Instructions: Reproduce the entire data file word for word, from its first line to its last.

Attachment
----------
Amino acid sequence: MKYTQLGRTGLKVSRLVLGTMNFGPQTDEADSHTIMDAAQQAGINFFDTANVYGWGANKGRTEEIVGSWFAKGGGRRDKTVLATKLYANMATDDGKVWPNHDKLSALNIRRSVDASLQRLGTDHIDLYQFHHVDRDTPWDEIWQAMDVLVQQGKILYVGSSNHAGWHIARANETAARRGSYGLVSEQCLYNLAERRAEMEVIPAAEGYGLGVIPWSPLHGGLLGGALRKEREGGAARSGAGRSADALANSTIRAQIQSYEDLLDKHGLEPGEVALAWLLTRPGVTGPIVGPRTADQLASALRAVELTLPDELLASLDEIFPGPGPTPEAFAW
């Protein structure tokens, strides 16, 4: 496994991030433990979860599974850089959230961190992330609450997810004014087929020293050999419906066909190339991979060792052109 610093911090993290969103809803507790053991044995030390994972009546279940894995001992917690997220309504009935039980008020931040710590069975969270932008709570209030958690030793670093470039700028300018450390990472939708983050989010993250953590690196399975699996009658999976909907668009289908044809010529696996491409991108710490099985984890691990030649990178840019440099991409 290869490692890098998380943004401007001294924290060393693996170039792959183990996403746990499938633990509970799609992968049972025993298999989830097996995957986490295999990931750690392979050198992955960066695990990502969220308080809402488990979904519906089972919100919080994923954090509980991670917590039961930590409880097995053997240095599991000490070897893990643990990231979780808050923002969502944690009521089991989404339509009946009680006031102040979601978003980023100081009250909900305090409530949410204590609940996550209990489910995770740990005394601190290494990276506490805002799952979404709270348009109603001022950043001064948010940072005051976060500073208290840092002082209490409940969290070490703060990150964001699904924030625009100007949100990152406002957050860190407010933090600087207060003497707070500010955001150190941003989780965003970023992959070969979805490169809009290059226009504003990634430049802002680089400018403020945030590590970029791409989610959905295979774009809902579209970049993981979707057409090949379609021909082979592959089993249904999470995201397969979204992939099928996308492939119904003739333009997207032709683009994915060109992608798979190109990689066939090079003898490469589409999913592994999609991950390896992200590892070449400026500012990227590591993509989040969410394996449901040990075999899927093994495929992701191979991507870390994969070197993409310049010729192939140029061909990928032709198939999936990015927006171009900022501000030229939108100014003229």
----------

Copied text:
Amino acid sequence: MKYTQLGRTGLKVSRLVLGTMNFGPQTDEADSHTIMDAAQQAGINFFDTANVYGWGANKGRTEEIVGSWFAKGGGRRDKTVLATKLYANMATDDGKVWPNHDKLSALNIRRSVDASLQRLGTDHIDLYQFHHVDRDTPWDEIWQAMDVLVQQGKILYVGSSNHAGWHIARANETAARRGSYGLVSEQCLYNLAERRAEMEVIPAAEGYGLGVIPWSPLHGGLLGGALRKEREGGAARSGAGRSADALANSTIRAQIQSYEDLLDKHGLEPGEVALAWLLTRPGVTGPIVGPRTADQLASALRAVELTLPDELLASLDEIFPGPGPTPEAFAW
């Protein structure tokens, strides 16, 4: 496994991030433990979860599974850089959230961190992330609450997810004014087929020293050999419906066909190339991979060792052109 610093911090993290969103809803507790053991044995030390994972009546279940894995001992917690997220309504009935039980008020931040710590069975969270932008709570209030958690030793670093470039700028300018450390990472939708983050989010993250953590690196399975699996009658999976909907668009289908044809010529696996491409991108710490099985984890691990030649990178840019440099991409 290869490692890098998380943004401007001294924290060393693996170039792959183990996403746990499938633990509970799609992968049972025993298999989830097996995957986490295999990931750690392979050198992955960066695990990502969220308080809402488990979904519906089972919100919080994923954090509980991670917590039961930590409880097995053997240095599991000490070897893990643990990231979780808050923002969502944690009521089991989404339509009946009680006031102040979601978003980023100081009250909900305090409530949410204590609940996550209990489910995770740990005394601190290494990276506490805002799952979404709270348009109603001022950043001064948010940072005051976060500073208290840092002082209490409940969290070490703060990150964001699904924030625009100007949100990152406002957050860190407010933090600087207060003497707070500010955001150190941003989780965003970023992959070969979805490169809009290059226009504003990634430049802002680089400018403020945030590590970029791409989610959905295979774009809902579209970049993981979707057409090949379609021909082979592959089993249904999470995201397969979204992939099928996308492939119904003739333009997207032709683009994915060109992608798979190109990689066939090079003898490469589409999913592994999609991950390896992200590892070449400026500012990227590591993509989040969410394996449901040990075999899927093994495929992701191979991507870390994969070197993409310049010729192939140029061909990928032709198939999936990015927006171009900022501000030229939108100014003229």